By insisting on "authentication" of the location of present posts held by both sides, the Army leadership wants to provide a grid-by-grid answer to Pakistan's "cartographic aggression." It also feels authentication will help India build an international case for support if ever Pakistan reneges on the terms of a withdrawal agreement.

The way out

If the Prime Minister is to realise his dream of demilitarising Siachen, he will have to come up with convincing answers to all these reservations.

First, Dr. Singh has to make it clear that he is not looking at Siachen as a standalone problem. If Siachen were the only outstanding issue between India and Pakistan, the Army's arguments would have considerable traction. But the reality is that Siachen is only one component of a larger problem. Maintaining a military presence on the glacier is not a core interest in the way that the Prime Minister has said India's borders with Pakistan are. Short of redrawing those borders or partitioning any territory on a religious basis, he has said, the sky is the limit. Compromising on Siachen in order to allow its demilitarisation will, in fact, help India push along the peace process in the current beneficial direction.

Secondly, on the question of authentication, the Prime Minister needs to stress that there is more than one way of securing a cartographic commitment from Pakistan. The purpose of authentication is to ensure that after a withdrawal has been effected, Pakistan will not move back to its old positions or up Gyong La, Bilafond La and Sia La — the three passes along the Saltoro range — to positions currently held by India. But the same purpose can be served by marking out a zone of disengagement within which, after a pre-determined date, any Pakistani or Indian military presence would be considered illegitimate. This would be regardless of where India and Pakistan had their posts (or claimed to have their posts) prior to the pre-determined date, and without prejudice to the claims either side has to the region as a whole. Such a plan could be launched in stages, around smaller zones, and verified by joint helicopter patrols. Eventually, the entire glacier would be covered.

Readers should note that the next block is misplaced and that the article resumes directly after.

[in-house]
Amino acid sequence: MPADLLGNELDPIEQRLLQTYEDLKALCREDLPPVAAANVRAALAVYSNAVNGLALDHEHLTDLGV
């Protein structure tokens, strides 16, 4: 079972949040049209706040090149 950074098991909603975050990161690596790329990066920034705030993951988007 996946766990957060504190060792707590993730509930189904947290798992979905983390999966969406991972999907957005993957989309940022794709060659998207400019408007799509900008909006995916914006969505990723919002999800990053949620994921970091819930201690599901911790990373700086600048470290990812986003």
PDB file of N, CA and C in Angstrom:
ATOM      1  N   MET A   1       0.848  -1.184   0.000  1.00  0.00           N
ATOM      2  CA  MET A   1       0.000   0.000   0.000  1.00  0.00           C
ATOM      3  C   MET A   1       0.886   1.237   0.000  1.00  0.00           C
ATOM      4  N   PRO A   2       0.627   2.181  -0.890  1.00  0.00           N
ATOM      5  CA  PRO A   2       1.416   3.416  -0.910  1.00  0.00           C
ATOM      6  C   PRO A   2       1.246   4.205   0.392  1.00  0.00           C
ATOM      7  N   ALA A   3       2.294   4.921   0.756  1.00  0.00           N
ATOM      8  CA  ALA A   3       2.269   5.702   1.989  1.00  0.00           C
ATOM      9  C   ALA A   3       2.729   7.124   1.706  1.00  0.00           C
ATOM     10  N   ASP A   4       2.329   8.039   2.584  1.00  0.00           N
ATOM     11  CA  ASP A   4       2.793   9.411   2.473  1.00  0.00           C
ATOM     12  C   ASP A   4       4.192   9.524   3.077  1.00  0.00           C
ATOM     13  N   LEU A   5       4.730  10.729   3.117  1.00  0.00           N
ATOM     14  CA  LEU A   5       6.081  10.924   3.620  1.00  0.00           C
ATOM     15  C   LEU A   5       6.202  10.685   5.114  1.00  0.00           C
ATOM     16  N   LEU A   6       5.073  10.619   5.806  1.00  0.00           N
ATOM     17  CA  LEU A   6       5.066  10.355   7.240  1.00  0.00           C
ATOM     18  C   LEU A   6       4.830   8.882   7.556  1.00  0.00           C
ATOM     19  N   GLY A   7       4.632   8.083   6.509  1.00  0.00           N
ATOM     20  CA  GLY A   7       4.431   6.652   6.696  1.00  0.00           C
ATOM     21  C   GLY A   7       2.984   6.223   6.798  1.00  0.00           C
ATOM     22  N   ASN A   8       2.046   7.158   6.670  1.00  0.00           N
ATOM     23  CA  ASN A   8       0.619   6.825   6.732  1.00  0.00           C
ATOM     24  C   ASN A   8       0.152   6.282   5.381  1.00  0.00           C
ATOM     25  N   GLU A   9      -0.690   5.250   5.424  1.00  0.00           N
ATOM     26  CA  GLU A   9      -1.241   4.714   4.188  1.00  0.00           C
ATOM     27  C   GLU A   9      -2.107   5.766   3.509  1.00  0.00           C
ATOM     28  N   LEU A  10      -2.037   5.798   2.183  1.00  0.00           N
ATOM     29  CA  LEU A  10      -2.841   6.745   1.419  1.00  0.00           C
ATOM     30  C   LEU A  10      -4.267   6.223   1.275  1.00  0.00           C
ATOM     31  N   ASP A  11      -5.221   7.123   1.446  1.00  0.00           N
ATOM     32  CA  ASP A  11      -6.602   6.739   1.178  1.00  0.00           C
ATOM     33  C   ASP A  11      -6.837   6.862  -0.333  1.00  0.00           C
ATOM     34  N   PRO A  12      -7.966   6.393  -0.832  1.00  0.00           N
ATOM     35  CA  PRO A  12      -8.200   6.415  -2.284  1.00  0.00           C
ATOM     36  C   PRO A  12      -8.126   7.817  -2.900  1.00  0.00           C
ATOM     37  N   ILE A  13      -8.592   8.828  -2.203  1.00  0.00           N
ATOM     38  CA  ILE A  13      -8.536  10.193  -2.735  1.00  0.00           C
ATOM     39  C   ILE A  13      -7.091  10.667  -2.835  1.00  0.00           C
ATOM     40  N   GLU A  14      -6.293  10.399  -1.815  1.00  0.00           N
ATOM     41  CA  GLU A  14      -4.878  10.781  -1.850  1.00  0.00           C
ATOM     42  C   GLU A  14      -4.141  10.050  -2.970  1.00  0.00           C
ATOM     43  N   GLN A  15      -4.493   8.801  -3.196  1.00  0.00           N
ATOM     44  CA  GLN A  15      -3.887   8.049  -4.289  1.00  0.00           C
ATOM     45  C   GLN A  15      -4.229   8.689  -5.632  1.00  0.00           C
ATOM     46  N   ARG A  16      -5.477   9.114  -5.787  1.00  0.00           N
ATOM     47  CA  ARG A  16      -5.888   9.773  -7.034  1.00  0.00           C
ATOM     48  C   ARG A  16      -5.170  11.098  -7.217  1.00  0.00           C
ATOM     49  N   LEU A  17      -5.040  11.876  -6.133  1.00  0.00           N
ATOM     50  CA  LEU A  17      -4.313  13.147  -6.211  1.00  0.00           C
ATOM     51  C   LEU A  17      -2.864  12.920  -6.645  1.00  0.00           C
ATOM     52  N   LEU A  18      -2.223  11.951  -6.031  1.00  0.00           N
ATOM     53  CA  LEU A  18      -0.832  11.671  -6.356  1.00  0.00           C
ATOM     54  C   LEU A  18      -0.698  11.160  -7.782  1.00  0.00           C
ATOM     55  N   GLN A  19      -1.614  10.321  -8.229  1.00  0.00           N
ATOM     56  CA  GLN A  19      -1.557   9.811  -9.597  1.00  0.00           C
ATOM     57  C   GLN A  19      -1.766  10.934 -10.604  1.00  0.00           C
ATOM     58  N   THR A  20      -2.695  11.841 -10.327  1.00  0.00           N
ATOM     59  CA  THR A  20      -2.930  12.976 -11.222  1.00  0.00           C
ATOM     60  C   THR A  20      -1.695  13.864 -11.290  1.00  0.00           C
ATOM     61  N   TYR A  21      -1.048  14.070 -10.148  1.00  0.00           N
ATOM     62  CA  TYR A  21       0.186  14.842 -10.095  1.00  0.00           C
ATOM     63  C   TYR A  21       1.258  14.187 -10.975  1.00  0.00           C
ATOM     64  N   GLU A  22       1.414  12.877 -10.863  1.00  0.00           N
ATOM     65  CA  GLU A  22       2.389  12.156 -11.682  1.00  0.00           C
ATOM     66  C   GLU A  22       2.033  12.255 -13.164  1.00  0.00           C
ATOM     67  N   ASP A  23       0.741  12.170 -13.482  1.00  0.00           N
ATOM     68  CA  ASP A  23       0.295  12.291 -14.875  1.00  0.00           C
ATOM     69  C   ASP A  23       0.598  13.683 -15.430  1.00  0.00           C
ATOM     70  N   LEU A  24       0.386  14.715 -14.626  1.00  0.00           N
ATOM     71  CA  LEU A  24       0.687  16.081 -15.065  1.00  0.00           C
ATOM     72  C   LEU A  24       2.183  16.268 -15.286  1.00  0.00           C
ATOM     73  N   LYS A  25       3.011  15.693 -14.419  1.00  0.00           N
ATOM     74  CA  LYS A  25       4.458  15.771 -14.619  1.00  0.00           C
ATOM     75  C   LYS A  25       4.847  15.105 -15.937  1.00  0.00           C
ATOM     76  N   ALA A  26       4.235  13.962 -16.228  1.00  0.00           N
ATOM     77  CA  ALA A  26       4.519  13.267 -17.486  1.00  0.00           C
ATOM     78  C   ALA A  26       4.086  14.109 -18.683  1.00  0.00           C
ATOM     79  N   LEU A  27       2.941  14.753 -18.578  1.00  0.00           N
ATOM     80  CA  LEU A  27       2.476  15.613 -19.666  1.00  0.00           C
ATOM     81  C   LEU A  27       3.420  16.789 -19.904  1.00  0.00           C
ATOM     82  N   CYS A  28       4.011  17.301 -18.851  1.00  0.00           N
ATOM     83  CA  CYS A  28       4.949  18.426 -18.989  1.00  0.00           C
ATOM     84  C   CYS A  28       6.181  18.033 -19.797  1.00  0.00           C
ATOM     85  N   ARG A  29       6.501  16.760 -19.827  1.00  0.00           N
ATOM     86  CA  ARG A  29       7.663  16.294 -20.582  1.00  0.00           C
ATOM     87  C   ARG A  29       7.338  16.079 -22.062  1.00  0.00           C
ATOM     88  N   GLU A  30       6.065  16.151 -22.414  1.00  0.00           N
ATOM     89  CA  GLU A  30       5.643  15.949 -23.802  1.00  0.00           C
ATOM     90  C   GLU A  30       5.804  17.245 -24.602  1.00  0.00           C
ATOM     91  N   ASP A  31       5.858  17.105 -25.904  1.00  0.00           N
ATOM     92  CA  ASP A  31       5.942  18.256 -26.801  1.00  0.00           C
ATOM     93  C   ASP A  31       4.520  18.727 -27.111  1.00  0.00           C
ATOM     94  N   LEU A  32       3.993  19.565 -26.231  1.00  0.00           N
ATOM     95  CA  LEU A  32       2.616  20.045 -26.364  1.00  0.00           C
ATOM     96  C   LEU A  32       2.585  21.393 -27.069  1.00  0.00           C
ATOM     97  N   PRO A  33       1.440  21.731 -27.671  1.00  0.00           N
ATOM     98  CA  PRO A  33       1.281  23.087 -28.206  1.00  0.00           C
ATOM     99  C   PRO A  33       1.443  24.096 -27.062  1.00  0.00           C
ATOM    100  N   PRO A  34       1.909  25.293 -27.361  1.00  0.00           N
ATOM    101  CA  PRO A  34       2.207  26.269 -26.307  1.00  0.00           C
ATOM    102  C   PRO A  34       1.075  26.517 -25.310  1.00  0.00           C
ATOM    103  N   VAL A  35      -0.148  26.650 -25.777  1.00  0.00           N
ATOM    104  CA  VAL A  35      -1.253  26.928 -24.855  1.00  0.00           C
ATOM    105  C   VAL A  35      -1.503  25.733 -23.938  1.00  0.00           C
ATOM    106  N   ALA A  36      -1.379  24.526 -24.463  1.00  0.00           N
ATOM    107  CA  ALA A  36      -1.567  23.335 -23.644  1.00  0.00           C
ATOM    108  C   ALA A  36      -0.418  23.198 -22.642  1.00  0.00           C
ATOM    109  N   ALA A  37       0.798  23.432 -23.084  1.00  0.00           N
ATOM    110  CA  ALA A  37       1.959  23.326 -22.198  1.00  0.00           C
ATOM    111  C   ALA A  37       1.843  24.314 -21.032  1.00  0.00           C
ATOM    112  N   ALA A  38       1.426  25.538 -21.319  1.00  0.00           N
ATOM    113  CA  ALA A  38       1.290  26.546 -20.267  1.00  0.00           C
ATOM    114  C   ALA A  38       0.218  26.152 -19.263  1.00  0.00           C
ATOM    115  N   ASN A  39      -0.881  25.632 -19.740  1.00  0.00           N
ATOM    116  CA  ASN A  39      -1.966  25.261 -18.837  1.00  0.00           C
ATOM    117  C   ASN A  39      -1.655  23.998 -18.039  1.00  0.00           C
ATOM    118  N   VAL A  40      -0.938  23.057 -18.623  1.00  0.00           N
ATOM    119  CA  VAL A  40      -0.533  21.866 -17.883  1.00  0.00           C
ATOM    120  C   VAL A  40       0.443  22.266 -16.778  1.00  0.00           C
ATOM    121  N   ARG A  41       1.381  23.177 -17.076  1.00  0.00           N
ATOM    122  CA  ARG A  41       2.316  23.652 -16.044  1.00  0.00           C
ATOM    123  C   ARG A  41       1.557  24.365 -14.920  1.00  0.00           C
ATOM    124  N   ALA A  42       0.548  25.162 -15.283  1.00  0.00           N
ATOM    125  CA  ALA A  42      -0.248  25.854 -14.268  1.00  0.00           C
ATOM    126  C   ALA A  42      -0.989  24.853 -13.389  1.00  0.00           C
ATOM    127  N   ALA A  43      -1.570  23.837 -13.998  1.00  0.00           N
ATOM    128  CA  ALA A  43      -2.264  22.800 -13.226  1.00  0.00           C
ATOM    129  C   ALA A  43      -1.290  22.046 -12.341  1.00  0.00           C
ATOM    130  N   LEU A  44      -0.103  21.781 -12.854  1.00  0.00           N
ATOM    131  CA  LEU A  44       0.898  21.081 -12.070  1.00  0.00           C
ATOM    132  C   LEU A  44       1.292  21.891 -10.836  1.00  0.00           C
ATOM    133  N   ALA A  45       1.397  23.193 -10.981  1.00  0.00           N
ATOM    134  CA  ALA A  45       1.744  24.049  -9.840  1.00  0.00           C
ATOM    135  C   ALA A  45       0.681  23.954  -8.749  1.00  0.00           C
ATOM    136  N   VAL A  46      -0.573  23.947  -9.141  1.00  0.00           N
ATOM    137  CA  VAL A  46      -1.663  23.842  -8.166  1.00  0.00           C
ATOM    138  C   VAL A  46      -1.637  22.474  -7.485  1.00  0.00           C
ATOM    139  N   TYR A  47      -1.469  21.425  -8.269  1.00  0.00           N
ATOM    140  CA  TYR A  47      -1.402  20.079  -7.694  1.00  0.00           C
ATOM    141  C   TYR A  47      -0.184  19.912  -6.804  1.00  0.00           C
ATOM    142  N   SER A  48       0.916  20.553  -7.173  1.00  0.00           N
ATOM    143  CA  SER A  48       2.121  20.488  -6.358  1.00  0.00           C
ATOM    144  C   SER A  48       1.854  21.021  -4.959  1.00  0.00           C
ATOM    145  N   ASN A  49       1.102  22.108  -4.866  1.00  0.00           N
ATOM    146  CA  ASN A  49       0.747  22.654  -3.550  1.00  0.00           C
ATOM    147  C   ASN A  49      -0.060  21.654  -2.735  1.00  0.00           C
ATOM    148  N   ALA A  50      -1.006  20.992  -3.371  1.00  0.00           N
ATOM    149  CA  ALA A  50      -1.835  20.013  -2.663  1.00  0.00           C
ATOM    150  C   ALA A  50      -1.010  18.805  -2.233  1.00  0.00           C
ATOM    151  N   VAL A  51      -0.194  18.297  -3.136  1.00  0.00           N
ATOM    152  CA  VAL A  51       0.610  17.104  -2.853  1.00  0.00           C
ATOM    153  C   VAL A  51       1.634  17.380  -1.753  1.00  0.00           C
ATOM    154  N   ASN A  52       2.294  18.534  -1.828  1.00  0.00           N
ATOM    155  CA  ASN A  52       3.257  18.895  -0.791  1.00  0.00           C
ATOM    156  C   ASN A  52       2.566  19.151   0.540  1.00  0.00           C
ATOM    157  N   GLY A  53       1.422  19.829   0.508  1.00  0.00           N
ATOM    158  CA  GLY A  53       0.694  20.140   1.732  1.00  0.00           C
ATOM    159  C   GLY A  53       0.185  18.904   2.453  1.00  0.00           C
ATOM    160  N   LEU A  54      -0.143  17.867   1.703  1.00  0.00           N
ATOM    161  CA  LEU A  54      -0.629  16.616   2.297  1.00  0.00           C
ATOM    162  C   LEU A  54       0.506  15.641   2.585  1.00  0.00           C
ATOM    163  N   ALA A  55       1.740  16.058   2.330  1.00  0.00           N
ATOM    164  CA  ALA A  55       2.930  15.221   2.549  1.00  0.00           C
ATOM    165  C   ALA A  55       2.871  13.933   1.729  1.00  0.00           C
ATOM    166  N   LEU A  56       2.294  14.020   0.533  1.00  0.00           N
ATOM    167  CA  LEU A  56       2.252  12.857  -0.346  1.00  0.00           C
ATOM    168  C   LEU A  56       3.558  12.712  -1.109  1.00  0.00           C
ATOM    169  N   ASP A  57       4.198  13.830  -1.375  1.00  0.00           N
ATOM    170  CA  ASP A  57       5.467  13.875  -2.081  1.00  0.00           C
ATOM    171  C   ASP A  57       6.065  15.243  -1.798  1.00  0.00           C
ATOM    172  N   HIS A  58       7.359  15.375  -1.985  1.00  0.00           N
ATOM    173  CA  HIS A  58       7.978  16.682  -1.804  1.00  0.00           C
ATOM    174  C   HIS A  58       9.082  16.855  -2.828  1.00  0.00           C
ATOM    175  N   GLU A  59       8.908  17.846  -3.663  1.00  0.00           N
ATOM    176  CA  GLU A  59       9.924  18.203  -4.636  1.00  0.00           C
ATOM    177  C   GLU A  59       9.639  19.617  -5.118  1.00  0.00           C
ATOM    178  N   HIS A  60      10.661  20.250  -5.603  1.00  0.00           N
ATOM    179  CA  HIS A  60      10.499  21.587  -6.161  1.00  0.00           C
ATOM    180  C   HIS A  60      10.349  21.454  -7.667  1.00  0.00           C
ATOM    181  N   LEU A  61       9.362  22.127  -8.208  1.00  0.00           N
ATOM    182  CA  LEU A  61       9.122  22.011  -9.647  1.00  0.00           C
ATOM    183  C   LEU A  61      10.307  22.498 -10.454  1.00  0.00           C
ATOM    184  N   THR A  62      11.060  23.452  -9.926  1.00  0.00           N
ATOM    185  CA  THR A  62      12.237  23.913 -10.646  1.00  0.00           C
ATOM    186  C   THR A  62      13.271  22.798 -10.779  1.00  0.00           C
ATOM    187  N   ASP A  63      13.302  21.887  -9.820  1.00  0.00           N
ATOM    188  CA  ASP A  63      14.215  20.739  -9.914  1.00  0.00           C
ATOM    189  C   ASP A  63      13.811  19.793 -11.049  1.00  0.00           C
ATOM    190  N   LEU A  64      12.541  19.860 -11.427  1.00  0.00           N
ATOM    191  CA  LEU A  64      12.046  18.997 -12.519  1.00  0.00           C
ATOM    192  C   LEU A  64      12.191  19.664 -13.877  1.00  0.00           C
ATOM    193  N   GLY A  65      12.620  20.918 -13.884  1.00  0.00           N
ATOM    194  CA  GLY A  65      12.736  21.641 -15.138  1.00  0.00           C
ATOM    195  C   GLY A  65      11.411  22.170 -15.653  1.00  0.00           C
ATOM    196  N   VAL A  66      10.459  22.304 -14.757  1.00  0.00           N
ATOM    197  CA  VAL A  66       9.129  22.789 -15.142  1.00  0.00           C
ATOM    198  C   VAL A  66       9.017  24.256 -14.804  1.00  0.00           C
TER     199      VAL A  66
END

Indeed, in 1992, Indian and Pakistani negotiators virtually drew up such a zone, a mis-shaped rectangle with the Saltoro range in the middle, with India agreeing to remain well east of there and Pakistan well west. Such a formula would produce a grid-referenced map that would be as effective as a map authenticating the AGPL in mobilising international support in the event of any Pakistani transgression. Slightly less effective than a bilateral agreement would be the suggestion unilaterally to pull out after taking the military attaches of key countries based in New Delhi up to see for themselves the principal posts occupied by India.

Thirdly, the issue of trust is absolutely fundamental to the continuation of the peace process. If Pakistan cannot be trusted to keep an agreement on the demilitarisation of Siachen, then authenticating the AGPL will serve no purpose other than lulling the Indian Army into a false sense of security. But trust is the only basis for any headway to be made. Trust not so much in any "change of heart" on Gen. Musharraf's part but in the rationality of Pakistan's decision-makers.